Author: Carolyn Guertin
Price: £65.00 and £19.99
ISBN: 9781441106100 and 131904
Carolyn Guertin sees in digital prohibition not only a crisis of the distribution of the products of digital creativity but also a crisis of democracy itself. Intellectual property may have arisen from the aim of protecting artistic innovation, but the powers that prohibit the sharing of copyrighted files enforce a regime of digital censorship that imposes limits on digital artists and consumers alike. This limitation also facilitates the continued domination of a biased, sensationalist digital press, despite the restructured and quasi-universal means of media distribution that the internet allegedly affords us.
Her reading is influenced by Michael Hardt and Antonio Negri's conception of "multitude", a group that constantly creates the common, that Guertin identifies in recent movements from Occupy Wall Street to the Arab Spring. It is through the internet that we create our own unmediated popular culture. This conception of the internet relies on a participatory model in which information circulates through a more universalised, horizontal or peer-to-peer structure than the trickle-down hierarchy of traditional media. The digital space thus allows a free play of opinion and creativity. Art is no longer limited to the author/genius model of production but becomes a collective endeavour. But intellectual property owners, collectively represented by large powerful associations, have transnational power in both civil and now criminal litigation against copyright infringers. Guertin rightly argues that these interested parties are fundamentally at odds not only with those who share music or films but also with the entire collective structure of the internet. From this basis she goes on to explore and justify an internet culture in which copyright is viewed not only with a stereotypical irreverence but also as a crucial irrelevance. But while she is critical of the restrictions imposed on the circulation of online information, Guertin is perhaps, like Hardt and Negri, too optimistic about the possibilities for creativity, collective action and, ultimately, emancipation through the repurposing of existing technologies.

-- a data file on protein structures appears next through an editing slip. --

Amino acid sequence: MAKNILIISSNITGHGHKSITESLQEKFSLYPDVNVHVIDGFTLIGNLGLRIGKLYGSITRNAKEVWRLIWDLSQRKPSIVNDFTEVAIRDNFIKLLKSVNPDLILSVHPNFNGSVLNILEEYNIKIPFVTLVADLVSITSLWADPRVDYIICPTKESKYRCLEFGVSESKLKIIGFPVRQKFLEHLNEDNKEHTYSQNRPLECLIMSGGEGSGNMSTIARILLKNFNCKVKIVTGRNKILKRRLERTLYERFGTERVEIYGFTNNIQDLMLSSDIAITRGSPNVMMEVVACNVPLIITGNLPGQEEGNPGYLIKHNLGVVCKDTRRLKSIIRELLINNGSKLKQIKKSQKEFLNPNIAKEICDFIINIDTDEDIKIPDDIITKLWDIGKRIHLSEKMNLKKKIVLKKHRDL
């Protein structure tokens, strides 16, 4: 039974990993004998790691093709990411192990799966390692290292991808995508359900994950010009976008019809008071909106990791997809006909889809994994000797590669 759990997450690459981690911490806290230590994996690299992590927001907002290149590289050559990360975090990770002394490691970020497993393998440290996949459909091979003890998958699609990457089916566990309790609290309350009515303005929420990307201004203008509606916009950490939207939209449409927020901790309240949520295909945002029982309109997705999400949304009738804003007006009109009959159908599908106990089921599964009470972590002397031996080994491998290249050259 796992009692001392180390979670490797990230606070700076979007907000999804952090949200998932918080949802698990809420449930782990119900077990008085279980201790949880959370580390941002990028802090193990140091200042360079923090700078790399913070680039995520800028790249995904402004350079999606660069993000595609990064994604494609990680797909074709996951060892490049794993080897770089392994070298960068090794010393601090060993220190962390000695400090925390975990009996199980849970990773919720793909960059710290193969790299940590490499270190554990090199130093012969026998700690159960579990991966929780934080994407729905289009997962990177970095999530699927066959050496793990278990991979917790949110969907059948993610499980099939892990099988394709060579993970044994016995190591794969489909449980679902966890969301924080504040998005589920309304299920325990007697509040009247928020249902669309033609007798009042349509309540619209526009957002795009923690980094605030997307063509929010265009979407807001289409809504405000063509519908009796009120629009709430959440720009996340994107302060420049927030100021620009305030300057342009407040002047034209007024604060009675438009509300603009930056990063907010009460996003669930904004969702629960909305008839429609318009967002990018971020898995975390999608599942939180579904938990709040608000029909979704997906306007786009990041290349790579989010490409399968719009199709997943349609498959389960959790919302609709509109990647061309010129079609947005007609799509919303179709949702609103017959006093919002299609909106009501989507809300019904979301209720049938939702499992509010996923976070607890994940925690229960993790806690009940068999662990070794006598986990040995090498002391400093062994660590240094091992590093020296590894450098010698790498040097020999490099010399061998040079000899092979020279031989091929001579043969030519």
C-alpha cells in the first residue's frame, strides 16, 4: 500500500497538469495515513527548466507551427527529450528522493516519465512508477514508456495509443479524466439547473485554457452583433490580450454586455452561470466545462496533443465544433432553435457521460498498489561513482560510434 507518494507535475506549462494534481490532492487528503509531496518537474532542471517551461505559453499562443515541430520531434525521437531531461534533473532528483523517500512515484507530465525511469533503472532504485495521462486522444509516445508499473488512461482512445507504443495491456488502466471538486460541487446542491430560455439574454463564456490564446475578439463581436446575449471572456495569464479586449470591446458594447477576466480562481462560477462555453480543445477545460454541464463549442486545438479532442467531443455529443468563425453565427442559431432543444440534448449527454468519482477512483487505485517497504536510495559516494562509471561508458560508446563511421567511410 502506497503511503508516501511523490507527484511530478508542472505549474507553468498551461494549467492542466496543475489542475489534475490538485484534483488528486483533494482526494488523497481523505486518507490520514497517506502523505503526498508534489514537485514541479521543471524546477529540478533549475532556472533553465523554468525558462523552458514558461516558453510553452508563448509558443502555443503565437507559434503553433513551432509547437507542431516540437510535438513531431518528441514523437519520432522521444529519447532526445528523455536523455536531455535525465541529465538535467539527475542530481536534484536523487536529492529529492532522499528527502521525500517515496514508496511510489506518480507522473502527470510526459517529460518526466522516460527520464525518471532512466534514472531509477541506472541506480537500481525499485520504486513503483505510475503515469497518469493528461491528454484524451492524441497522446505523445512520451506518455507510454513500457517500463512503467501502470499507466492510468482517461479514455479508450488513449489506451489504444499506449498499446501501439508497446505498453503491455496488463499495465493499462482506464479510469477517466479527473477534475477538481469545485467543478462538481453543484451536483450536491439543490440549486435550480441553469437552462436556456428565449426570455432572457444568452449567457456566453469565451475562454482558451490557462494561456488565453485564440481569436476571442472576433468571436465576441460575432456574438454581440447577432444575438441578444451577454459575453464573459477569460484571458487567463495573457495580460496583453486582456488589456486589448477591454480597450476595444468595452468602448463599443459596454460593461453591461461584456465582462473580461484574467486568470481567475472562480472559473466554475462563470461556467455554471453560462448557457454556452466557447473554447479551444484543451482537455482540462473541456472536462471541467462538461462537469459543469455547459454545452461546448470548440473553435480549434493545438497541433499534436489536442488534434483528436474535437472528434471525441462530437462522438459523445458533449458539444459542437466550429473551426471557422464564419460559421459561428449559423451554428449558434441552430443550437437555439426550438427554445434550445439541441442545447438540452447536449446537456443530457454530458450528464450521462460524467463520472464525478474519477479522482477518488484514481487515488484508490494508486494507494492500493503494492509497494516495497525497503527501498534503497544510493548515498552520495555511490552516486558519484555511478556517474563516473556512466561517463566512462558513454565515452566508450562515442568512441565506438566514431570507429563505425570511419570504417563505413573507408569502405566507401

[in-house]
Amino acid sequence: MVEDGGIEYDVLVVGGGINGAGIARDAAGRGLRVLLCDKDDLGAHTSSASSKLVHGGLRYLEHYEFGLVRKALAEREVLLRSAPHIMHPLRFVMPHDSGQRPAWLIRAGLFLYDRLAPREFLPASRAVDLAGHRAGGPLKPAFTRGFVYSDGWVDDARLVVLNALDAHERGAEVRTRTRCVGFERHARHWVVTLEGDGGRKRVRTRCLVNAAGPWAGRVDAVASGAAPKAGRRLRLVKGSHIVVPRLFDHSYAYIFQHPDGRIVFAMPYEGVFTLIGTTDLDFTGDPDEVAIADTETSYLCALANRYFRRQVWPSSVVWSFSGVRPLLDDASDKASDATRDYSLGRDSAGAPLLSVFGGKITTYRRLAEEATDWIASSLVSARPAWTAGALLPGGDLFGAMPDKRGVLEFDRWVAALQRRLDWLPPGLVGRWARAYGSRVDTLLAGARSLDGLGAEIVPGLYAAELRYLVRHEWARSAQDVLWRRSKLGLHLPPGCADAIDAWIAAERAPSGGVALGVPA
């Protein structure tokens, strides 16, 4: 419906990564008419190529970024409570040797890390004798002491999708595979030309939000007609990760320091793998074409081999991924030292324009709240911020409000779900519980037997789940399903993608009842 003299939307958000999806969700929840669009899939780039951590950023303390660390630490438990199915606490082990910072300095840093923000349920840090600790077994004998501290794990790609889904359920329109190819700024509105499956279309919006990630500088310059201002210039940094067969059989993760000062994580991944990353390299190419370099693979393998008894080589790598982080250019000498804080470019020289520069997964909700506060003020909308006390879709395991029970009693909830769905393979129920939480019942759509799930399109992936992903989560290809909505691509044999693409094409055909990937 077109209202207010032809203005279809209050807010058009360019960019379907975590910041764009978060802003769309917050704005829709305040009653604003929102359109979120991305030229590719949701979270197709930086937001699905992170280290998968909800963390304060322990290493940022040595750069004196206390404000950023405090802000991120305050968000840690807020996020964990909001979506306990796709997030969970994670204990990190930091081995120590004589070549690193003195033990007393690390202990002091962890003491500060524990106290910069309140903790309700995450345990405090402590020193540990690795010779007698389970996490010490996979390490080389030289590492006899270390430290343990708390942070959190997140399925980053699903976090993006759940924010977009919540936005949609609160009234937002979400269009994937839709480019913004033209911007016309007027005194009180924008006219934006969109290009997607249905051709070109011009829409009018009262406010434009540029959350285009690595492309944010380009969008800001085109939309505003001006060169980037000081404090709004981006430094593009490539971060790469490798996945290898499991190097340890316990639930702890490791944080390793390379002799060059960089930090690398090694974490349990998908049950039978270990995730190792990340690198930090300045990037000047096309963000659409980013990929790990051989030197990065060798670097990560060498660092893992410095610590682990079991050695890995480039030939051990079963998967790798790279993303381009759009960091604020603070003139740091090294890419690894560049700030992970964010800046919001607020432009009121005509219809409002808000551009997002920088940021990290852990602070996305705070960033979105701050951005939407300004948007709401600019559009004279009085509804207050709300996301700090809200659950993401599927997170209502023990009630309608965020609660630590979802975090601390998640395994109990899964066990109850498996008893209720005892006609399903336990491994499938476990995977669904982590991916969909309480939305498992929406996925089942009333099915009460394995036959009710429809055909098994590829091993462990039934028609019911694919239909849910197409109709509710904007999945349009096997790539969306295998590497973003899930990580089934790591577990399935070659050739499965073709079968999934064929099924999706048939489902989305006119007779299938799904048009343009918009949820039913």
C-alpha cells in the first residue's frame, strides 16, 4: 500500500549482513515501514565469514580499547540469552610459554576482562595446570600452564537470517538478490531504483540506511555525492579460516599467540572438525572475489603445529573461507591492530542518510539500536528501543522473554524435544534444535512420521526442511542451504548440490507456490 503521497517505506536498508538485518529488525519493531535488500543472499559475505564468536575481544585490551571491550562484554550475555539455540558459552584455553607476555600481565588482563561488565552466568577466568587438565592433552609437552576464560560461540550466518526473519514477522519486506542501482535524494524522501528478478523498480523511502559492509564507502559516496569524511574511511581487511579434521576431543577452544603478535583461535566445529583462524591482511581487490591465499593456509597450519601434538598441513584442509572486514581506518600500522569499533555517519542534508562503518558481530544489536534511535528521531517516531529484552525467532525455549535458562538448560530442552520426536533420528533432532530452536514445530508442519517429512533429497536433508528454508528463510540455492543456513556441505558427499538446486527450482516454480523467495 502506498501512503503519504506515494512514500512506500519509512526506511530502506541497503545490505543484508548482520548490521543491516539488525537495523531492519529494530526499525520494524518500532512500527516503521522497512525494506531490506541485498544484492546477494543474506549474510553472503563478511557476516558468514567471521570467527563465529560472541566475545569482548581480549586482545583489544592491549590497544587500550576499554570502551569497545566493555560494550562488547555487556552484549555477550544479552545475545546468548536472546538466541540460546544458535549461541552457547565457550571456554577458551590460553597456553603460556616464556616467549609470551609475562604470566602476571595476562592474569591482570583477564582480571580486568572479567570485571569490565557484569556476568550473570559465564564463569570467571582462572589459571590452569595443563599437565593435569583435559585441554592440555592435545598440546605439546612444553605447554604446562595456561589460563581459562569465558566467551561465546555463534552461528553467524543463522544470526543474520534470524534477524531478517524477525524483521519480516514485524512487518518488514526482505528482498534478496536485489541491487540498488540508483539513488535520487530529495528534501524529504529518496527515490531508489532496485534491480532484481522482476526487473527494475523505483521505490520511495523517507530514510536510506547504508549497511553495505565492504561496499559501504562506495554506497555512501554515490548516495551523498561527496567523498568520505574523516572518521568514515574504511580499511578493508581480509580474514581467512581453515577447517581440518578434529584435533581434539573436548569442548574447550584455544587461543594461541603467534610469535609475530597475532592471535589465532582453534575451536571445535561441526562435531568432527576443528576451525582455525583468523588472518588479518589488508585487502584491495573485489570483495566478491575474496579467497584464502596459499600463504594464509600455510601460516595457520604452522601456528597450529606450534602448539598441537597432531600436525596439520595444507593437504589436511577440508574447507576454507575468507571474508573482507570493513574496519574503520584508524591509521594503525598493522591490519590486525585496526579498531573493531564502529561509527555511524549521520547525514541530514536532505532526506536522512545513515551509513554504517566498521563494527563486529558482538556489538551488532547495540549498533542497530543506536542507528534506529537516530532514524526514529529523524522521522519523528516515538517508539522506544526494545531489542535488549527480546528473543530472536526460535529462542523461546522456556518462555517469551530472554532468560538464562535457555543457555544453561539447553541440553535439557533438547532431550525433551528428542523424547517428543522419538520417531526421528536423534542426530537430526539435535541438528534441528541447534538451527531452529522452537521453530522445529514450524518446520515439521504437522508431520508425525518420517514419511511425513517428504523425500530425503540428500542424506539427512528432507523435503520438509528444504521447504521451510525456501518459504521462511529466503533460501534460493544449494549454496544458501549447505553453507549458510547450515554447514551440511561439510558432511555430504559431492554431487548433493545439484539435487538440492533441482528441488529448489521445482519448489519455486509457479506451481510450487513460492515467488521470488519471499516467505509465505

In the same way that internet artists borrow from copyright to produce their work (via collaging, sampling and remixing), Guertin borrows from theorists ranging from Marshall McLuhan to Guy Debord to Bruno Latour. This is common practice in media studies, which, reflective of its subject, is constantly appropriating information and flitting between one subject and another. Yet while this is a useful text for introducing many key approaches to digital technology, it should not be read as providing a new theoretical platform.
Who is it for? Trendy media studies students.
Would you recommend it? A typical account of contemporary media theory with a discussion of digital art practices.